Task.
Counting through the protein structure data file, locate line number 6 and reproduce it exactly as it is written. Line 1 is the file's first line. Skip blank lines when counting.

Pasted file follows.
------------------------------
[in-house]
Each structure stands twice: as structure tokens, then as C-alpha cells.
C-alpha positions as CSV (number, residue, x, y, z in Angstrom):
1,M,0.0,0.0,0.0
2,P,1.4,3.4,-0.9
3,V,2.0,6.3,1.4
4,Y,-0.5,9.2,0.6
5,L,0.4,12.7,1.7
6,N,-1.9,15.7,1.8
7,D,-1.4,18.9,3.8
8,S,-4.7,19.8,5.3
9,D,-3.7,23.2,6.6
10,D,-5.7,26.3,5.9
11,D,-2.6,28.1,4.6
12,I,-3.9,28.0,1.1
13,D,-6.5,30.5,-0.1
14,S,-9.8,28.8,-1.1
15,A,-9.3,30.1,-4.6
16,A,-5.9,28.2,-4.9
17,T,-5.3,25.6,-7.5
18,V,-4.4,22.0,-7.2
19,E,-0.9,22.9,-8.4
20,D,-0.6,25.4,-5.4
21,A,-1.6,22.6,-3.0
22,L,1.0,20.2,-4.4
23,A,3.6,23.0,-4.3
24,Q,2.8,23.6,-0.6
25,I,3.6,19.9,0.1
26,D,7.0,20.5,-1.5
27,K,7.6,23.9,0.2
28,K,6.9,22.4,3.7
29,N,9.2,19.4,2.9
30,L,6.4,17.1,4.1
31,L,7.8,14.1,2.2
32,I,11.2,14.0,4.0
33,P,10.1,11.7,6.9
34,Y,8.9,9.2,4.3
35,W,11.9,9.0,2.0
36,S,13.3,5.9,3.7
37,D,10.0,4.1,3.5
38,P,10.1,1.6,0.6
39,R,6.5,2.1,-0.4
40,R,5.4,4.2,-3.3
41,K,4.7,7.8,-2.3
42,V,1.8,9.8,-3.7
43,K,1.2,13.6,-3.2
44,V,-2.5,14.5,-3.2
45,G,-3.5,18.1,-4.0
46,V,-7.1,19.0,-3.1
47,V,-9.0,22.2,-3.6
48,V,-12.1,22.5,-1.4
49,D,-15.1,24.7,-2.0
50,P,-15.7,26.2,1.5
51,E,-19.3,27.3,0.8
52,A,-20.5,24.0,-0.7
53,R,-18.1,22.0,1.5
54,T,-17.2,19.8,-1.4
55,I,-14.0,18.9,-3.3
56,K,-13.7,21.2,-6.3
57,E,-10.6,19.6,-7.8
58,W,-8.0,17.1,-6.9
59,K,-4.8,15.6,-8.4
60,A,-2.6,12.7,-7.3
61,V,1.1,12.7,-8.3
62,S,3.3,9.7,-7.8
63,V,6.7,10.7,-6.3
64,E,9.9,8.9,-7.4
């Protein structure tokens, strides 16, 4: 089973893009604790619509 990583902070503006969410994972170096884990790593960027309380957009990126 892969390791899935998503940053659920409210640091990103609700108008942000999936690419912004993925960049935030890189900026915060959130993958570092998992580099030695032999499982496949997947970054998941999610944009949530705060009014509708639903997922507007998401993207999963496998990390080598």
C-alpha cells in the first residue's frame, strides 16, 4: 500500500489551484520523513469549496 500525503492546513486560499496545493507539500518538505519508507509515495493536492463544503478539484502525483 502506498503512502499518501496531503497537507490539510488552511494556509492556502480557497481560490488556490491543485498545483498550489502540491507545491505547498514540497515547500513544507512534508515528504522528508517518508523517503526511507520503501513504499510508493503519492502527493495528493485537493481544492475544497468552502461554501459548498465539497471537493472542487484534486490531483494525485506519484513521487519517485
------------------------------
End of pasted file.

3,V,2.0,6.3,1.4